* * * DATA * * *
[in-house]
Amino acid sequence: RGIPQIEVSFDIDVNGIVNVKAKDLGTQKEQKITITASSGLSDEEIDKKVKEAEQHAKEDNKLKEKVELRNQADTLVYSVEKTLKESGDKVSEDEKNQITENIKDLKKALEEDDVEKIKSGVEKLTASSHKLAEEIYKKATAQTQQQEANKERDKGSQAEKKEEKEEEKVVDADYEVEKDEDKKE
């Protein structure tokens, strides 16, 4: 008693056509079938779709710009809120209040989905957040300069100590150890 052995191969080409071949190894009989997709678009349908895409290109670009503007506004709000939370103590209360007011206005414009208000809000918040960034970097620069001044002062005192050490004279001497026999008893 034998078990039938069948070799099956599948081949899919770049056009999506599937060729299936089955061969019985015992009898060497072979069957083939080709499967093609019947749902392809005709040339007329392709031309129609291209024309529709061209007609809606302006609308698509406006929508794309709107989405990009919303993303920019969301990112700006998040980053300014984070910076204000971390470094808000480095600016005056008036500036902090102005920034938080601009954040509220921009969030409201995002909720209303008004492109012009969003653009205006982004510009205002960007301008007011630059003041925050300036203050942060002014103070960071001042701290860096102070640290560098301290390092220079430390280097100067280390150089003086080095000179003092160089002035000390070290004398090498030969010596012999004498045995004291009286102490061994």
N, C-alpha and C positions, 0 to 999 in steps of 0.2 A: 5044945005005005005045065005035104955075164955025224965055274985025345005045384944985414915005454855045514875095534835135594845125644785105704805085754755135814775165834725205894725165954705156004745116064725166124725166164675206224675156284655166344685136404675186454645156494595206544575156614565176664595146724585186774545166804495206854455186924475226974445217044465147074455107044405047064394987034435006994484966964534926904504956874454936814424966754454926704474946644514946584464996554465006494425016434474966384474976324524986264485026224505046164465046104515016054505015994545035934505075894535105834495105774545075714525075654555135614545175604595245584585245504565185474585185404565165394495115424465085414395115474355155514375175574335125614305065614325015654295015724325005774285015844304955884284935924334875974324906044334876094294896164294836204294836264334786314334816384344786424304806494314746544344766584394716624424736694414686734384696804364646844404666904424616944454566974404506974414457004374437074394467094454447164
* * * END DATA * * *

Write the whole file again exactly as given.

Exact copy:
[in-house]
Amino acid sequence: RGIPQIEVSFDIDVNGIVNVKAKDLGTQKEQKITITASSGLSDEEIDKKVKEAEQHAKEDNKLKEKVELRNQADTLVYSVEKTLKESGDKVSEDEKNQITENIKDLKKALEEDDVEKIKSGVEKLTASSHKLAEEIYKKATAQTQQQEANKERDKGSQAEKKEEKEEEKVVDADYEVEKDEDKKE
């Protein structure tokens, strides 16, 4: 008693056509079938779709710009809120209040989905957040300069100590150890 052995191969080409071949190894009989997709678009349908895409290109670009503007506004709000939370103590209360007011206005414009208000809000918040960034970097620069001044002062005192050490004279001497026999008893 034998078990039938069948070799099956599948081949899919770049056009999506599937060729299936089955061969019985015992009898060497072979069957083939080709499967093609019947749902392809005709040339007329392709031309129609291209024309529709061209007609809606302006609308698509406006929508794309709107989405990009919303993303920019969301990112700006998040980053300014984070910076204000971390470094808000480095600016005056008036500036902090102005920034938080601009954040509220921009969030409201995002909720209303008004492109012009969003653009205006982004510009205002960007301008007011630059003041925050300036203050942060002014103070960071001042701290860096102070640290560098301290390092220079430390280097100067280390150089003086080095000179003092160089002035000390070290004398090498030969010596012999004498045995004291009286102490061994």
N, C-alpha and C positions, 0 to 999 in steps of 0.2 A: 5044945005005005005045065005035104955075164955025224965055274985025345005045384944985414915005454855045514875095534835135594845125644785105704805085754755135814775165834725205894725165954705156004745116064725166124725166164675206224675156284655166344685136404675186454645156494595206544575156614565176664595146724585186774545166804495206854455186924475226974445217044465147074455107044405047064394987034435006994484966964534926904504956874454936814424966754454926704474946644514946584464996554465006494425016434474966384474976324524986264485026224505046164465046104515016054505015994545035934505075894535105834495105774545075714525075654555135614545175604595245584585245504565185474585185404565165394495115424465085414395115474355155514375175574335125614305065614325015654295015724325005774285015844304955884284935924334875974324906044334876094294896164294836204294836264334786314334816384344786424304806494314746544344766584394716624424736694414686734384696804364646844404666904424616944454566974404506974414457004374437074394467094454447164